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General Introduction

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Chapter Summary

The Renaissance has proved a remarkably durable concept and despite the pronouncements of some Renaissance scholars it shows no sign of disappearing from the titles and contents of a huge number of books, journals, articles, conferences, seminars, or course syllabi. Both Renaissance and early modern contain implicit or explicit teleological assumptions about the transition from the medieval to modern worlds which have a venerable lineage. A great deal of the discussion of the Renaissance, by no means all of it hostile, has revolved around its mythic status in European historical thought and particularly the extent to which it can be taken as an 'entirely new beginning' in European culture. The chapters in this book address the question of how historians from a wide variety of sub-disciplines should read the Renaissance into the art, sculpture, literature, and music of Europe between c.1300 and c.1550.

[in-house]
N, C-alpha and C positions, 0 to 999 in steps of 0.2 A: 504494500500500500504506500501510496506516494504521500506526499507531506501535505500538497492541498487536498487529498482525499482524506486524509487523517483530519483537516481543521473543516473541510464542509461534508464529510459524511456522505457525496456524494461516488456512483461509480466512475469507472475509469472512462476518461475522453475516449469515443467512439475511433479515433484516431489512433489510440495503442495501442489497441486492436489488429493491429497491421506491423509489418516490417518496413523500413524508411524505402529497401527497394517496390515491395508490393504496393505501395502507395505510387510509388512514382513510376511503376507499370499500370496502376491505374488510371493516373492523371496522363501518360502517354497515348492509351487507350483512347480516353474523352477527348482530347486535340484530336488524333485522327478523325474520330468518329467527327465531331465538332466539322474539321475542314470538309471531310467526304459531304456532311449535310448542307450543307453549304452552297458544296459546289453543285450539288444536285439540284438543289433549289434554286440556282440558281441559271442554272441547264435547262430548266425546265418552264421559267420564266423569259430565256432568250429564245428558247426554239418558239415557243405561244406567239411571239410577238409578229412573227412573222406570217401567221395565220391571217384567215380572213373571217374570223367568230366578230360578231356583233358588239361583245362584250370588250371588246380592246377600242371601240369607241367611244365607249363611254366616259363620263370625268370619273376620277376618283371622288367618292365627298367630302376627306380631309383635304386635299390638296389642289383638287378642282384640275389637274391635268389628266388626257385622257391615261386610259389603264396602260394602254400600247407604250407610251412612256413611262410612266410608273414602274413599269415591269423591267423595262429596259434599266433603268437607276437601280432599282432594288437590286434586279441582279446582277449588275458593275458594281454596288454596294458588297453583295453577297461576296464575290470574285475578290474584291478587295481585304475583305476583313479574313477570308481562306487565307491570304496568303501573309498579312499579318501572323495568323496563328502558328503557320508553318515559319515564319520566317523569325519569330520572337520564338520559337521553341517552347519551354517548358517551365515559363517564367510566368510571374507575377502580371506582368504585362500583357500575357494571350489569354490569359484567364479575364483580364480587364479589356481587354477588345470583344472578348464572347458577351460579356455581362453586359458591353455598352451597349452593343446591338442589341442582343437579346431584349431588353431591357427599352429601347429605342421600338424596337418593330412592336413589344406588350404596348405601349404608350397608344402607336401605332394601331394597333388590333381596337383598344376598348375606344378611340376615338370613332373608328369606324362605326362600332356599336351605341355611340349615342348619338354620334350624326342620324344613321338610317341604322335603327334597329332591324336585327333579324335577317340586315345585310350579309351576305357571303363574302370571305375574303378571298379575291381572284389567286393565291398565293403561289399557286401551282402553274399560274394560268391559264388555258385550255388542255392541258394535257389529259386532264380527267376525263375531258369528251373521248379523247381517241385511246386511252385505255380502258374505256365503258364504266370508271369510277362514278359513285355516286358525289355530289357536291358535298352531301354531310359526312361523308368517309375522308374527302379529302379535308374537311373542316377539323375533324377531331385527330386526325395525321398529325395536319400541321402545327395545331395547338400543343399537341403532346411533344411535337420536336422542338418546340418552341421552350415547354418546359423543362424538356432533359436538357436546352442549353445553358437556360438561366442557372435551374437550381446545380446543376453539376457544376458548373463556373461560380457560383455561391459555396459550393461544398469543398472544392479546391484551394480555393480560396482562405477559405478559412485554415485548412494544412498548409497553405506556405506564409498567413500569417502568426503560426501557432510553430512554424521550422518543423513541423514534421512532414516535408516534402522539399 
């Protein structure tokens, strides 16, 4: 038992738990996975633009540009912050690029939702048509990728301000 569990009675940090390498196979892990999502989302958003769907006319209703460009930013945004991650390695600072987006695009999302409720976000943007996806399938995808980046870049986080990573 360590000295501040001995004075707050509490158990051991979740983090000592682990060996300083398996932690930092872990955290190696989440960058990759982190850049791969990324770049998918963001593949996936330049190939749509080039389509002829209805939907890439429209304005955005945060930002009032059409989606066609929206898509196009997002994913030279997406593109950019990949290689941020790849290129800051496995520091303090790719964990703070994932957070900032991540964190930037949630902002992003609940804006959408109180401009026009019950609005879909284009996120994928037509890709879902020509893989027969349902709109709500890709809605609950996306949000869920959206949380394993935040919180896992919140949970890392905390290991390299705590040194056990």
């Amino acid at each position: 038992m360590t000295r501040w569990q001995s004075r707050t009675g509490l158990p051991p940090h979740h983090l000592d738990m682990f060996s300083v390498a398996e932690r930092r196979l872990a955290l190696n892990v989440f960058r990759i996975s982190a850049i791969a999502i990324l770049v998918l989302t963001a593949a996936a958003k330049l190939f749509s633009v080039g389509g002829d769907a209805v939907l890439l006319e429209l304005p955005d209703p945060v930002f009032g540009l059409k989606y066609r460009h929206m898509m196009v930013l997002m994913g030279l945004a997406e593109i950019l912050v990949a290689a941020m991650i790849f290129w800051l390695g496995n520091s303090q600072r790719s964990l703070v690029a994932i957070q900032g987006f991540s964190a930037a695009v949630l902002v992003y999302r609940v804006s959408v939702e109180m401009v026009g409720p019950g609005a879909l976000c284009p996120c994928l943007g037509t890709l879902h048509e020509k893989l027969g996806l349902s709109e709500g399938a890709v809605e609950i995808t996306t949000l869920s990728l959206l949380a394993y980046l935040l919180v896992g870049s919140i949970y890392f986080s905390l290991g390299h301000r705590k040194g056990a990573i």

Keywords: European culture; modern worlds; Renaissance scholars



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